Jan 082017
 

Our longtime friend in all things Xen, Brian Ginsburg, has published his Hebdomad browser-based instrument, which enables playing a selection of heptatonic microtunings using the computer keyboard. Explore the project here:

Hebdomad

Info about Hebdomad

Firefox and Chrome are suggested browsers for the program and I enjoyed exploring this fascinating instrument with the former. It works great and I look forward to more tools of this nature, and clearly this is a good concept for musicians who may be new to the field of alternative musical instrument intonation systems, and who are looking for a way to hear some basic microtunings without having to hassle with DAWs and plugins as a first step.

The potential and implications for browser-based instruments that feature microtuning functionality is huge; especially considering their utility and immediacy as educational tools. For these reasons, I look forward to more of this kind of creative coding for exploring and demonstrating the vast possibilities of alternative intonation systems.

Hebdomad also gets a mention in Web Audio Weekly newsletter:

Web Audio Weekly | Issue 73

 Posted by at 2:54 pm
Dec 302016
 

Xen-Arts presents…

XenFont2

A Stereo SF2 SoundFont VSTi Featuring AM, XFM, RM & Subtractive Synthesis Functionality With MTS Full Keyboard Microtuning

Xen-Arts is pleased to present to computer musicians, composers and alternative intonation enthusiasts (microtonal, xenharmonic, just intonation, temperaments), XenFont2, a significant evolution and refinement of the original XenFont SF2 SoundFont synthesizer design. New features in this version include:

Stereo SF2 Oscillators
Features two stereo SF2 oscillators and a stereo signal path through the instrument.

Continue reading »

 Posted by at 7:26 pm
Nov 052016
 

It was thrilling to be in touch yesterday with xenharmonic composer and LinnStrument owner, Carlo Serafini, who made me aware that the issue of the row offset interval on the LinnStrument had already been addressed, then have Roger Linn himself drop by to comment and clarify about this new functionality in the recent Xen-Arts article on the topic. The row offset interval has now been greatly expanded (although it is not documented as of this writing), from 0 to 16 MIDI Notes.

A most impressive virtuoso performance by Jeremy Cubert on the LinnStrument

Obviously this is very good news for xen-micro musicians and composers who might wish to map some larger equal temperaments with 4ths and 5ths between the key rows. With this increased row offset interval range, a maximum row offset value of 16 would accommodate 4ths up to ED2-39 (39 tone equal temperament) and 5ths up to ED2-28 (28 tone equal temperament).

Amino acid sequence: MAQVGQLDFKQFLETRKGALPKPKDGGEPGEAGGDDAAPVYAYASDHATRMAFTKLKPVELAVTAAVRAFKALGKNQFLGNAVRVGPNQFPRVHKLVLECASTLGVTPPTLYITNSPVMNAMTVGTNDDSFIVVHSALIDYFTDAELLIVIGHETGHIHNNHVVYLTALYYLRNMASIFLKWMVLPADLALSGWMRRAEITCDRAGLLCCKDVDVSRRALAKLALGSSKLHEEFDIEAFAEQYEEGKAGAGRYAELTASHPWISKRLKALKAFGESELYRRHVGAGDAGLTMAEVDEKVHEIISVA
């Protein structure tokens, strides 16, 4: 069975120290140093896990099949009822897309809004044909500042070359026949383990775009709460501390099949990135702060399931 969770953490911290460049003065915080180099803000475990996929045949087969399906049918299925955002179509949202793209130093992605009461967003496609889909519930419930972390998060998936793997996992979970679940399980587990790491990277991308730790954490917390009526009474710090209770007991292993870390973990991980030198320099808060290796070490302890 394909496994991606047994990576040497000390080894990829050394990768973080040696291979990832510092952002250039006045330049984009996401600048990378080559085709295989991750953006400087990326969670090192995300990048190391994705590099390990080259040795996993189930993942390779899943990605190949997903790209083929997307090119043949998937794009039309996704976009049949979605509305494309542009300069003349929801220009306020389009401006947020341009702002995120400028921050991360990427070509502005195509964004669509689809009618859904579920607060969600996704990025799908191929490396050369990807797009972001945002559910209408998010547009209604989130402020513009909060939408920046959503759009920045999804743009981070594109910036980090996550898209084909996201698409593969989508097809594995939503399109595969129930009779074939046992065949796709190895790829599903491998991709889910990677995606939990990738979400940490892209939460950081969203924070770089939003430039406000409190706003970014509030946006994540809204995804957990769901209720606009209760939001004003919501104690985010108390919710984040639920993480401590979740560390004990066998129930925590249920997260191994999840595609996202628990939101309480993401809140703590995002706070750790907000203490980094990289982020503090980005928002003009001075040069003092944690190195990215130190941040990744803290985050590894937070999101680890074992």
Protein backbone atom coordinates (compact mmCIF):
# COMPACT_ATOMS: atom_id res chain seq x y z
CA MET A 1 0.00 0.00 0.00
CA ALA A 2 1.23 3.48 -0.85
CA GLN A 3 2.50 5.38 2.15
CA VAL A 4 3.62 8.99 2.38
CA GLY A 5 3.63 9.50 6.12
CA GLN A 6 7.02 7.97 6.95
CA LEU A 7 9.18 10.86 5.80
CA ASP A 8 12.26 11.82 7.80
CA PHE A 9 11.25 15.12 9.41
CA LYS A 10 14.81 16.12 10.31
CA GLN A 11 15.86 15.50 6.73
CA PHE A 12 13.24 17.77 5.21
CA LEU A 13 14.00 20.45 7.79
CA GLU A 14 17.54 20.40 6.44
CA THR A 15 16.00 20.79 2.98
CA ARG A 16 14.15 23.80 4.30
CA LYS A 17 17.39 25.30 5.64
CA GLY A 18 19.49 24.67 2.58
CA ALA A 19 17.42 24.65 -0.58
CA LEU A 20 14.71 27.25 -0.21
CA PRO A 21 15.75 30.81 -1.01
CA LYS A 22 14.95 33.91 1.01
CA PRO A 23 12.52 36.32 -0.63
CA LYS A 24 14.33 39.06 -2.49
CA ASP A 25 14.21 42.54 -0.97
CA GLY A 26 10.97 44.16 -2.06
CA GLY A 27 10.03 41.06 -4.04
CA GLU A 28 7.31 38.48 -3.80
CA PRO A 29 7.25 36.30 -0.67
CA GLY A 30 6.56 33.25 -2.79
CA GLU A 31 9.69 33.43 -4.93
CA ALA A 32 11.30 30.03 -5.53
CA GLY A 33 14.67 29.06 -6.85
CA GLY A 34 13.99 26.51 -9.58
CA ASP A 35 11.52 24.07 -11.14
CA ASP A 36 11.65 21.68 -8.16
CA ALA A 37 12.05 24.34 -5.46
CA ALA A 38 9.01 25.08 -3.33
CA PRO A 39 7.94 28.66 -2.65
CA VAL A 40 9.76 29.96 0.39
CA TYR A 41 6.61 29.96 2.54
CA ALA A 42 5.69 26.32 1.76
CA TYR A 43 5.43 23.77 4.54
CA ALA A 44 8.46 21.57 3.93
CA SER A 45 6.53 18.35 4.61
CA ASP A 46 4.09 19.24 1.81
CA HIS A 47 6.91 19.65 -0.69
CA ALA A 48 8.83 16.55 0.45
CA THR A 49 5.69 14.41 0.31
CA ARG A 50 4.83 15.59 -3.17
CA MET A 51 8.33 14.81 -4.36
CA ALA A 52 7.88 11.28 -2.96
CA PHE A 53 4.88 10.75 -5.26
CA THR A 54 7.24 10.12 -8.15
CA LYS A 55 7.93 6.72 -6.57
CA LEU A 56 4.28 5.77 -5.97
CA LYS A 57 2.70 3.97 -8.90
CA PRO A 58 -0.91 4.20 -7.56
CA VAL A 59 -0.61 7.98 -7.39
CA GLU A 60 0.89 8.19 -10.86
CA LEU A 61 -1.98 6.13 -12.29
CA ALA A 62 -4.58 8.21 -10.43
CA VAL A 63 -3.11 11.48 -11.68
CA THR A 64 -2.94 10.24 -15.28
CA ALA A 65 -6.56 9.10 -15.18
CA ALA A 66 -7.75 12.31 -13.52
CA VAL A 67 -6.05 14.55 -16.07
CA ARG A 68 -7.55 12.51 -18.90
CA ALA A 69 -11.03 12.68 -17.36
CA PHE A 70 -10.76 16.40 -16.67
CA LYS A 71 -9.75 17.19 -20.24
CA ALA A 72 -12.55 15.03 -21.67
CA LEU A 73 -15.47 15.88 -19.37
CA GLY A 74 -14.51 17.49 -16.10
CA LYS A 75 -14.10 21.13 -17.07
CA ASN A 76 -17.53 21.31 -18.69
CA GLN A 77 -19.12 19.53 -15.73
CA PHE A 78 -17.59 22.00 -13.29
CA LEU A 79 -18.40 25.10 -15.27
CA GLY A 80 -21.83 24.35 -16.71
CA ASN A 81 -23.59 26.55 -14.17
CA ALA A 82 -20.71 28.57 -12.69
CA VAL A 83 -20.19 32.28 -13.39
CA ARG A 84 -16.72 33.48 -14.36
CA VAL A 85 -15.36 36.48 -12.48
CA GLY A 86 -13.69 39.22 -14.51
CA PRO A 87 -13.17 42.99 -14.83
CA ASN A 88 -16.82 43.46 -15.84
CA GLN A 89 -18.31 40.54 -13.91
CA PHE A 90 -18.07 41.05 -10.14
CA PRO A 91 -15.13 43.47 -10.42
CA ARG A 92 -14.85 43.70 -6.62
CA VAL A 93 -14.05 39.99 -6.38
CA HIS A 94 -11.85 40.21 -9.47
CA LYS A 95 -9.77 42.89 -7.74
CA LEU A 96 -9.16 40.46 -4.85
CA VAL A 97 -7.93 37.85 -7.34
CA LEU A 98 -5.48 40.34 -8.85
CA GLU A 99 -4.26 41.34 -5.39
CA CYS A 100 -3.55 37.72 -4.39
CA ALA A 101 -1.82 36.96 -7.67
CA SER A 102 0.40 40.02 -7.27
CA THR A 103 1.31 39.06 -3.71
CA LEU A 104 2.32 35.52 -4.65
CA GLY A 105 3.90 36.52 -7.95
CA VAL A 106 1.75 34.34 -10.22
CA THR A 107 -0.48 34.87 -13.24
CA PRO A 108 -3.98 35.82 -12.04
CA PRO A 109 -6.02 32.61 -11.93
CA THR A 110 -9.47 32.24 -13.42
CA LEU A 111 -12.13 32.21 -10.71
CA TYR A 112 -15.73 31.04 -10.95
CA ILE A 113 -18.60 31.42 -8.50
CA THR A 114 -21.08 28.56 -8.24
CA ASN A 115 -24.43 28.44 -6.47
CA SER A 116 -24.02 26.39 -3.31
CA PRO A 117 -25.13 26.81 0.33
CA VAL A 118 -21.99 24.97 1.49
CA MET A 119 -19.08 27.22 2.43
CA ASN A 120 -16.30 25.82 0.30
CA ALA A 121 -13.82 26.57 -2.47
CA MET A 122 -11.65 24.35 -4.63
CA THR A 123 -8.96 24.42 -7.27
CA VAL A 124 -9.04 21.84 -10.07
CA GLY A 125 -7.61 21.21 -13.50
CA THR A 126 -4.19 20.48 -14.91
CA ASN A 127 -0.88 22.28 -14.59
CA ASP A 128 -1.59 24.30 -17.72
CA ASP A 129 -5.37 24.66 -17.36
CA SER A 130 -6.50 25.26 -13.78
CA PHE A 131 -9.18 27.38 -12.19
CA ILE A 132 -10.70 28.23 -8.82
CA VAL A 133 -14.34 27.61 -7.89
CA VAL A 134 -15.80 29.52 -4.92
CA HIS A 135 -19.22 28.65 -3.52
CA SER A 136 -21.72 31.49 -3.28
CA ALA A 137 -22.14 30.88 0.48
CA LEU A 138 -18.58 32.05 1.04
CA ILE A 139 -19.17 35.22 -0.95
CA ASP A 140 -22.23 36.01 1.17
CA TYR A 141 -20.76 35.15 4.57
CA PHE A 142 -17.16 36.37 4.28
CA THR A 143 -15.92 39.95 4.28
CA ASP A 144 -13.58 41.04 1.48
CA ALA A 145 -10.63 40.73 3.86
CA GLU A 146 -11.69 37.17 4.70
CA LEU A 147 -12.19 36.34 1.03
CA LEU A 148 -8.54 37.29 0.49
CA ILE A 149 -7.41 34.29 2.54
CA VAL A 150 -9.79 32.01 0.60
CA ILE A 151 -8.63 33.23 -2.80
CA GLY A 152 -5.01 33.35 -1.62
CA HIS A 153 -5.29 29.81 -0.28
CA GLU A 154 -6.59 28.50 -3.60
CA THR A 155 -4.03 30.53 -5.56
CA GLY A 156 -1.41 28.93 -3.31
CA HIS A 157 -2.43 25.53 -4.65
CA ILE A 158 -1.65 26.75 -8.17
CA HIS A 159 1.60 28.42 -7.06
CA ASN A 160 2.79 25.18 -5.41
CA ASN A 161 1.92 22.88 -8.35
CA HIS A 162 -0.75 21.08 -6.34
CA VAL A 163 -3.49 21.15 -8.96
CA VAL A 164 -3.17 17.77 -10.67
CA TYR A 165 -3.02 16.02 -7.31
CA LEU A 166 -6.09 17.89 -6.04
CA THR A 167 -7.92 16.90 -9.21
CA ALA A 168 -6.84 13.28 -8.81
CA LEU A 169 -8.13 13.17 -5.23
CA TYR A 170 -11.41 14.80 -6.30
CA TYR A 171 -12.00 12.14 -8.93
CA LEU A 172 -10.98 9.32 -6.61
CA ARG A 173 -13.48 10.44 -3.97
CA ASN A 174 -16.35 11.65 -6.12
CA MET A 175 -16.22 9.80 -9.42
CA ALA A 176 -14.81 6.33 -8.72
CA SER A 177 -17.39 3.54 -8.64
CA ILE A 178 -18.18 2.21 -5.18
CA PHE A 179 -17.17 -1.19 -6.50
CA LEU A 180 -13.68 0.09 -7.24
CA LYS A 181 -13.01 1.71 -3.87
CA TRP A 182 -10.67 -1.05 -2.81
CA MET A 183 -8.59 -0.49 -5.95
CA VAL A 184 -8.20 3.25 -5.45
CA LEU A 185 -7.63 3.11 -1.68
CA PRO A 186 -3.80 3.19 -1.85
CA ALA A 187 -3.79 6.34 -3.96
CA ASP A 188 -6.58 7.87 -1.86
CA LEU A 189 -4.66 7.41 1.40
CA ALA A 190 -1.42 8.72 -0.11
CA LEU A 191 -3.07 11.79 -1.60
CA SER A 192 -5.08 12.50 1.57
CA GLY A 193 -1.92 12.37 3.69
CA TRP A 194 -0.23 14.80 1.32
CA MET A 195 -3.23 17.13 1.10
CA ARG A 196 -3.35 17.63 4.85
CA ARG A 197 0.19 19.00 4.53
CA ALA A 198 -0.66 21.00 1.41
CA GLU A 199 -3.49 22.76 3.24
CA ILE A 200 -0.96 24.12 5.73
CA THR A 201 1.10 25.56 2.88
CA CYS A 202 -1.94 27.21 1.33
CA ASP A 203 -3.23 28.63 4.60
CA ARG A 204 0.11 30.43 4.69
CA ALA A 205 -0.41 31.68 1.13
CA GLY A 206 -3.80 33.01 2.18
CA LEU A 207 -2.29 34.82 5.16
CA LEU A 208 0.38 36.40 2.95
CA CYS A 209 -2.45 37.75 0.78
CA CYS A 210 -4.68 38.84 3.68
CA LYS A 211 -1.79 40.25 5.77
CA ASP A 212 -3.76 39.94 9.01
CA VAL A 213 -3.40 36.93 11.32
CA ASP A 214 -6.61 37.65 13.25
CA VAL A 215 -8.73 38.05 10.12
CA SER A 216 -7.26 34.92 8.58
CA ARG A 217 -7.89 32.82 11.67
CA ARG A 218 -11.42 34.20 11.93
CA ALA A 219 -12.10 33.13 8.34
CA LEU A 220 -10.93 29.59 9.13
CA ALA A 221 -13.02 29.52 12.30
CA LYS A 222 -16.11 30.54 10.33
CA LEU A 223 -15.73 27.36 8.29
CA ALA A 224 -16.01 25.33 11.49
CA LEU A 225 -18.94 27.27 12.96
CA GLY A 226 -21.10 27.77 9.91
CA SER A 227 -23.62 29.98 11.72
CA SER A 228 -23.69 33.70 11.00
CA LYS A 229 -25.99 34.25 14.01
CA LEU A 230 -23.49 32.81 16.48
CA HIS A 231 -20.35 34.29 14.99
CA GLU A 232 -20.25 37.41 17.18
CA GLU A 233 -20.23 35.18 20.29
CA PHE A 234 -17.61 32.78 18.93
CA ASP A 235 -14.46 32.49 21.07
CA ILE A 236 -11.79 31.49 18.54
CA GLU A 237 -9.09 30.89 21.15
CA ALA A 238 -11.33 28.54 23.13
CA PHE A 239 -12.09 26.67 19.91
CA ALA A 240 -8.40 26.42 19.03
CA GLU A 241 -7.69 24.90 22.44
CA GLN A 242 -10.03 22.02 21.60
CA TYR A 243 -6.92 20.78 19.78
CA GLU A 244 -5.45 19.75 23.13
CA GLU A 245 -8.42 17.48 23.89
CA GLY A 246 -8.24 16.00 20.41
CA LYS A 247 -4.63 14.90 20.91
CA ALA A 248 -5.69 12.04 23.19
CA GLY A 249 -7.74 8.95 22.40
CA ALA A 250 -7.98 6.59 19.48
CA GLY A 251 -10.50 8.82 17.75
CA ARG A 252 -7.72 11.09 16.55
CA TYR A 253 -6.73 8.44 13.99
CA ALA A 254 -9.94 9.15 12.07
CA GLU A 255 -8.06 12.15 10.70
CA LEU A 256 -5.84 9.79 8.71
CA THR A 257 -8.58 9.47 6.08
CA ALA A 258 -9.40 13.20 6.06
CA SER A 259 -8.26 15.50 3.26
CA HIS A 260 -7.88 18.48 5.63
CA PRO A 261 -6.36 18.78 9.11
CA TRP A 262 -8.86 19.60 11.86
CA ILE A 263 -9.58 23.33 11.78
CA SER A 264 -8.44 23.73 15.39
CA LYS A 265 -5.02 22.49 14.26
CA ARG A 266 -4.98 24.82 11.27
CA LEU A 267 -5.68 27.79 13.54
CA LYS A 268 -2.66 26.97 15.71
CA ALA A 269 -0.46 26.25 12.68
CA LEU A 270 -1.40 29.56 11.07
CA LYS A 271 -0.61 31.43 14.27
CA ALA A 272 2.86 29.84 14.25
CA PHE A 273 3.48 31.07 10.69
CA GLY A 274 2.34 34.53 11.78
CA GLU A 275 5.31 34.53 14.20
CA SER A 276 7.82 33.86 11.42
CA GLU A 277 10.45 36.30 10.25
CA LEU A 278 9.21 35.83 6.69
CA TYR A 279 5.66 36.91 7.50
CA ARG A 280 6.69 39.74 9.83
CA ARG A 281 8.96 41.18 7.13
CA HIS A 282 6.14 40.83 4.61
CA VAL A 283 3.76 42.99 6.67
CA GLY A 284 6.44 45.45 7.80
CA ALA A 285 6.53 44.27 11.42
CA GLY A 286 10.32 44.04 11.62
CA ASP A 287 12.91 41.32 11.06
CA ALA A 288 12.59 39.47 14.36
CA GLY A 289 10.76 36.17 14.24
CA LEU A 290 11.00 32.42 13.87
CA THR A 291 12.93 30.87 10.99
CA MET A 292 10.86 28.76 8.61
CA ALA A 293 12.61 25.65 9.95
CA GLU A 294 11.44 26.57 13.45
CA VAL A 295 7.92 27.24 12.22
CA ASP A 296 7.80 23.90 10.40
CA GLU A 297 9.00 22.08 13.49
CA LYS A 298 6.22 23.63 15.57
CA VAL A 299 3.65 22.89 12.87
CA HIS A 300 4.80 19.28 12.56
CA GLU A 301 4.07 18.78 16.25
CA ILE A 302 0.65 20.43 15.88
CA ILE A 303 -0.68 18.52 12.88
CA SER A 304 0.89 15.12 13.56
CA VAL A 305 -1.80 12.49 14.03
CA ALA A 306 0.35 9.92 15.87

Thinking more deeply – with some diagonal logic – about how various equal temperaments would map onto the LinnStrument keys, I wanted to see what would be the optimal row offset intervals for a small selection of ED2 microtunings (equal divisions of harmonic 2) that would enable the most ergonomic fingering of the available varieties of 7th chords, with the strict criteria of being able to have access to all of these intervals when playing across four adjacent key rows.

Let’s take a look at some of the the results found with my handy LinnStrument ergonomic ED2 microtuning mapping calculator. I think they are a rather interesting and inspiring glimpse into the possibilities of how the LinnStrument would work for microtonal and xenharmonic music performance.

On the first four rows I’ve used colors to indicate where the intervals (given in cents) would fall under the fingers for ED2-13, 14, 15, 16, 17, 18, 19, 22 and 23:

1/1 and 2/1 = Orange

3rds = Blue

5ths = Yellow

7ths = Green

linnstrument-ed2-13 Continue reading »

 Posted by at 3:48 pm
Oct 222016
 

linnstrument-top-viewThe LinnStrument from Roger Linn Design

Always fascinated by the possibilities of alternative MIDI controllers with isomorphic key layouts, I’m increasingly interested in the LinnStrument from Roger Linn Design for use in xen-micro composition.

Nearly everything looks good about this controller and it’s really alluring considering the potential for expressive MIDI performance, and from what I’ve read, it would appear to be possible to make a few internal tweaks to the Xen-Arts VSTi, in order to make them responsive to the default MIDI CC pitch and timbre mappings that are a central feature of the LinnStrument.

Obviously, this is a controller that doesn’t have it’s own sound-generators, so to use it for playing microtunings, it must be connected to hardware sound-modules, or to a computer and virtual instruments which support full-keyboard microtuning; something in our world that is expected, understood and done as a matter of routine.

There are however some technical considerations in using this controller for serious xenharmonic and microtonal composition tasks…

Each row of keys plays an underlying chromatic scale of MIDI notes, and each of these eight rows can be offset by some interval, which, by default, appears to be limited to between 3 to 7 MIDI Notes.

Typically though, the LinStrument is mapped to have a 12-tone-equal-tempered 4th (an interval of 5 MIDI Notes) or 5th (7 MIDI Notes) between each of the 8 rows, essentially enabling playing pitches between the rows in a manner similar to guitars or bowed stringed instruments.

Let’s examine the implications of the default row offset interval range in the context of some of the lower numbered equal divisions of harmonic 2 (ED2), aka, equal-temperaments.

Continue reading »

 Posted by at 6:35 pm